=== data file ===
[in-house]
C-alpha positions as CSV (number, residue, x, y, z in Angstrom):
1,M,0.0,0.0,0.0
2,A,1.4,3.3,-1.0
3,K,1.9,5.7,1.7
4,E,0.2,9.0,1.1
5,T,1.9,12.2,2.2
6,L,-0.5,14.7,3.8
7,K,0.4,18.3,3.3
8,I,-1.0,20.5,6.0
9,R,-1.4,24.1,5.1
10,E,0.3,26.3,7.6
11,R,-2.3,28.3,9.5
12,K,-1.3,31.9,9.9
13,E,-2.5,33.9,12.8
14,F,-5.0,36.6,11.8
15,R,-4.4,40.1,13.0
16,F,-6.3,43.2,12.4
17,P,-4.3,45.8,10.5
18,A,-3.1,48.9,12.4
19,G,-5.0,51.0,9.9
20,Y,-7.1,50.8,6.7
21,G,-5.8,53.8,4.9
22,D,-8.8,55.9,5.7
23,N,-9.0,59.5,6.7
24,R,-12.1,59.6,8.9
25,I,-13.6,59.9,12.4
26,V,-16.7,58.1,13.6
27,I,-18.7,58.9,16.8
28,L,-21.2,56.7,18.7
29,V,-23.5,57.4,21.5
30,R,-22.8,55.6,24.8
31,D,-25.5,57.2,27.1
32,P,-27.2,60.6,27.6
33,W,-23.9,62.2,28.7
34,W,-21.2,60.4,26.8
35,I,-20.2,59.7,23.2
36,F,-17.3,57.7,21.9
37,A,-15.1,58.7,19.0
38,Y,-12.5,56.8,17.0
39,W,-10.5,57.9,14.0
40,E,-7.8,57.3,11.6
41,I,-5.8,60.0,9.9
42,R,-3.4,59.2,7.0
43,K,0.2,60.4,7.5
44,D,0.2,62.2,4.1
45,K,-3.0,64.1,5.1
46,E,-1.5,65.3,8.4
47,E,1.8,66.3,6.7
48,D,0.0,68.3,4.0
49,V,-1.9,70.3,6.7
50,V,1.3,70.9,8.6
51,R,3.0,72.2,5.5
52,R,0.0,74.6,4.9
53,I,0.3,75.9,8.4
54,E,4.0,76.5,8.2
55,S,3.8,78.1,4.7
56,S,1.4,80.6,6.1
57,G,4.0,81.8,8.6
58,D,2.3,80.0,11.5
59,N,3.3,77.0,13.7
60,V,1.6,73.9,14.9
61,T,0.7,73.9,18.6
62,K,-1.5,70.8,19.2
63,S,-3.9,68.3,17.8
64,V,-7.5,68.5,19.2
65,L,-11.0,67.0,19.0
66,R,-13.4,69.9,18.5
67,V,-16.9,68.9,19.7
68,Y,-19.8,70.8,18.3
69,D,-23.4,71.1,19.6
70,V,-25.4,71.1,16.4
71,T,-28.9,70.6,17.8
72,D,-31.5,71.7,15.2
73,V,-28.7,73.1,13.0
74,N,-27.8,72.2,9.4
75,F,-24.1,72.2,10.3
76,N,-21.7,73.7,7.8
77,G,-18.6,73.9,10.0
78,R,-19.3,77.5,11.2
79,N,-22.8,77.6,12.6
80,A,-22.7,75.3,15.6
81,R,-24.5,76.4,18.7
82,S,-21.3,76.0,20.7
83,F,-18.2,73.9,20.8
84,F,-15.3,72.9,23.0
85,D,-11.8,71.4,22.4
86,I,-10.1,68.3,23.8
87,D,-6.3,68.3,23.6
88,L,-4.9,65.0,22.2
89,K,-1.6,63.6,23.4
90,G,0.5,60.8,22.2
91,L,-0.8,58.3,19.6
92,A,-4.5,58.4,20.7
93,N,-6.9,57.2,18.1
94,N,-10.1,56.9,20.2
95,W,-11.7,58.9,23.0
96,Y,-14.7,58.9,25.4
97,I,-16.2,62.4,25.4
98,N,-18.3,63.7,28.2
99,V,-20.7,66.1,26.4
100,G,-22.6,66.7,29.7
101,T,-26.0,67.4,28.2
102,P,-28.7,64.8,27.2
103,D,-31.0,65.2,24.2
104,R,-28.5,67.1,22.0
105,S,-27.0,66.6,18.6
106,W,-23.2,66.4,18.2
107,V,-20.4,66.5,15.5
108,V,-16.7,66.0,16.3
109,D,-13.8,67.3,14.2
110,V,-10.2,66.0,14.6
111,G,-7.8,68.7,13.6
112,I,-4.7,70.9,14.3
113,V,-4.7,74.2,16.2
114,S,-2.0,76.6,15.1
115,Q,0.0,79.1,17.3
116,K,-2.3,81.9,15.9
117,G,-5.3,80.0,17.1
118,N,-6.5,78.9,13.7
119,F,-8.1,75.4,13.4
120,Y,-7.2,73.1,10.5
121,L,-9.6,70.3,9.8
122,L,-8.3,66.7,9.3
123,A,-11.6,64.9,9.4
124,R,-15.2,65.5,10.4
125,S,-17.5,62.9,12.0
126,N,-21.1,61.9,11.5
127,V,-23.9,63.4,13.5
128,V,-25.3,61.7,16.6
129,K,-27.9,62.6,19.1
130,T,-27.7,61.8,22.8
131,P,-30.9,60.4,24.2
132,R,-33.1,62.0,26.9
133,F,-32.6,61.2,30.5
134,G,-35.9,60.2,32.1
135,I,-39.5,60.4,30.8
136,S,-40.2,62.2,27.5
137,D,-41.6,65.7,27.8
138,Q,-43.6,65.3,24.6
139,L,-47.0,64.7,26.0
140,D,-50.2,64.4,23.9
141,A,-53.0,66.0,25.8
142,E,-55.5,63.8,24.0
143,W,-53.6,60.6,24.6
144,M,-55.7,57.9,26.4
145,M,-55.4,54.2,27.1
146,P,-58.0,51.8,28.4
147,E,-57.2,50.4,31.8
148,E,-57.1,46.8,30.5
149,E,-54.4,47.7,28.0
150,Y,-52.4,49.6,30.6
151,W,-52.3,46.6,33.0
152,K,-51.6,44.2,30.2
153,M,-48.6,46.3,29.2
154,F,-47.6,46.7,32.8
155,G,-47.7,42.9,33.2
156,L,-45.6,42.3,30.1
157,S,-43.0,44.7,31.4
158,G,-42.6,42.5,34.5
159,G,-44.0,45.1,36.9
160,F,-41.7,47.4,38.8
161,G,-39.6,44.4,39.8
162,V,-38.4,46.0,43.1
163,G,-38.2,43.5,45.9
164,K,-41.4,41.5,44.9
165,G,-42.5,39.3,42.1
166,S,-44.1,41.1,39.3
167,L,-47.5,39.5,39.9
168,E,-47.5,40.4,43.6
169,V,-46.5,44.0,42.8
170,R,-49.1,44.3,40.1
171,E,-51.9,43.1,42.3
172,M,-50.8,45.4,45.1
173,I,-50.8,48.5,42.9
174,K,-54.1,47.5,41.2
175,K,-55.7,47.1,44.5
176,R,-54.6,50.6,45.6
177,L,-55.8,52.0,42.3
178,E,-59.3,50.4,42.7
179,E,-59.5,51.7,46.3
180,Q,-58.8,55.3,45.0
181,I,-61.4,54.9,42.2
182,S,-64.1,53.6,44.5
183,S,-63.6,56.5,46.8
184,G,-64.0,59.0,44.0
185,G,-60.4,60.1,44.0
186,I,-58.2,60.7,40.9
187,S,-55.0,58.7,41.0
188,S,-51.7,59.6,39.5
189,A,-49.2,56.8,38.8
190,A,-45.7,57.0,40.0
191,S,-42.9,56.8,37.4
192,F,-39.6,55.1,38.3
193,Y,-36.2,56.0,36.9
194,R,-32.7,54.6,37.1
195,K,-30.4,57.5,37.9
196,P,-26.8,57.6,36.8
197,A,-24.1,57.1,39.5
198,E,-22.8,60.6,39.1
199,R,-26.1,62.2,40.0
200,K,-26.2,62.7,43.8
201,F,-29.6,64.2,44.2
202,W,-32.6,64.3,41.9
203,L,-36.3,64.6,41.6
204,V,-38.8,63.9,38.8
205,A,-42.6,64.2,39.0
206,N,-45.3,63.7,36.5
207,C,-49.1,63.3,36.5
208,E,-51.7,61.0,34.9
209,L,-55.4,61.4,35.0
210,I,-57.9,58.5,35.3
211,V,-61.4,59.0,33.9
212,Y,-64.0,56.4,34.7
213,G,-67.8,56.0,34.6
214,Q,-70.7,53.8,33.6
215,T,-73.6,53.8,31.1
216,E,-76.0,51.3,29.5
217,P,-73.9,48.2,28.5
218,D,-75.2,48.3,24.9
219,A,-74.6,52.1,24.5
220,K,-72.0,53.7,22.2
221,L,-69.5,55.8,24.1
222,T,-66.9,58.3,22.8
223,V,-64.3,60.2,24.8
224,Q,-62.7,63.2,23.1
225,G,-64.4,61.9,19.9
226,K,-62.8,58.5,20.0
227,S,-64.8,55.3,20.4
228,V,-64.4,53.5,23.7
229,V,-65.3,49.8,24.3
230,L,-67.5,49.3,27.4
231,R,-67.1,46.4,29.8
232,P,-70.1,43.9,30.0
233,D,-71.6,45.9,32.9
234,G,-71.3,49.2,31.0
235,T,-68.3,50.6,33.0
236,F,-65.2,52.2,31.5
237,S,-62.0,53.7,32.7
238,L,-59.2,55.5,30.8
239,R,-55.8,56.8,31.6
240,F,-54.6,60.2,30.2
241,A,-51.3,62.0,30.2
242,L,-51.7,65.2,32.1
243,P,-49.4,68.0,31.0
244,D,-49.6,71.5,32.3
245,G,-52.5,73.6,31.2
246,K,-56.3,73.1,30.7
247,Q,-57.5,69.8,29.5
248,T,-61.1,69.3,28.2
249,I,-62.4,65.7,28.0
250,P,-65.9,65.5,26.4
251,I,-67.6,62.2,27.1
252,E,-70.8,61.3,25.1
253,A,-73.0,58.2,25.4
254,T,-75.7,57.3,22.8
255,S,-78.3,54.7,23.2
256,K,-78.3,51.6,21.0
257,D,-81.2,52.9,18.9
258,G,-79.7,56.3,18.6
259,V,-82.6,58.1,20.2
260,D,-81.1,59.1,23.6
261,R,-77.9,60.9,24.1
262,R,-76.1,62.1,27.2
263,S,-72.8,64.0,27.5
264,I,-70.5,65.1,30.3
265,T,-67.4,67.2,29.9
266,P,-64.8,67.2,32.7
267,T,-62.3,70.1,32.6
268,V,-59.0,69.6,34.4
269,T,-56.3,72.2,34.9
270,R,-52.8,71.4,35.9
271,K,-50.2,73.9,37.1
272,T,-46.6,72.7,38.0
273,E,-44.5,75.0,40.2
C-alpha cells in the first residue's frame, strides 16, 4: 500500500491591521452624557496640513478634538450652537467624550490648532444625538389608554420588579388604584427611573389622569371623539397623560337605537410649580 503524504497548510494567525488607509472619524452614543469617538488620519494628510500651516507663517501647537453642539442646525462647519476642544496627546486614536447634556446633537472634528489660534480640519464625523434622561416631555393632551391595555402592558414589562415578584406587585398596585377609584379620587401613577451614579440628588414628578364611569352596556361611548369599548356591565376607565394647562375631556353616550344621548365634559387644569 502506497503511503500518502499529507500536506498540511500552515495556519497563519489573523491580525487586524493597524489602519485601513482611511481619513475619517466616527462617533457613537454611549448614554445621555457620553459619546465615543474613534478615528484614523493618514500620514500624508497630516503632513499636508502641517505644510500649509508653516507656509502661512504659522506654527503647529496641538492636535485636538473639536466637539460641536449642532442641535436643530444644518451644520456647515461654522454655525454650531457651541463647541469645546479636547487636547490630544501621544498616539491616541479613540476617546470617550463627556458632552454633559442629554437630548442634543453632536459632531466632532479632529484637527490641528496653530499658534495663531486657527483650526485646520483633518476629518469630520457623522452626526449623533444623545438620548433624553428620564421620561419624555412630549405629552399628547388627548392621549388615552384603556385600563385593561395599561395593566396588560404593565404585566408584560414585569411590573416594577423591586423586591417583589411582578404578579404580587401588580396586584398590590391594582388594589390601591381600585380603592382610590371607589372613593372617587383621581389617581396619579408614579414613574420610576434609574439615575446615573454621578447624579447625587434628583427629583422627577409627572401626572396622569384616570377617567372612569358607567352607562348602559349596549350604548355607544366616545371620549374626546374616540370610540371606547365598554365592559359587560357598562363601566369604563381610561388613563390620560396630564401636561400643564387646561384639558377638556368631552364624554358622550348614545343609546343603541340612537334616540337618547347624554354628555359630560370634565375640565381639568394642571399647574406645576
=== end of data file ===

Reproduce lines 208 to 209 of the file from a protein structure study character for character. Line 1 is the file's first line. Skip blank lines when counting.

206,N,-45.3,63.7,36.5
207,C,-49.1,63.3,36.5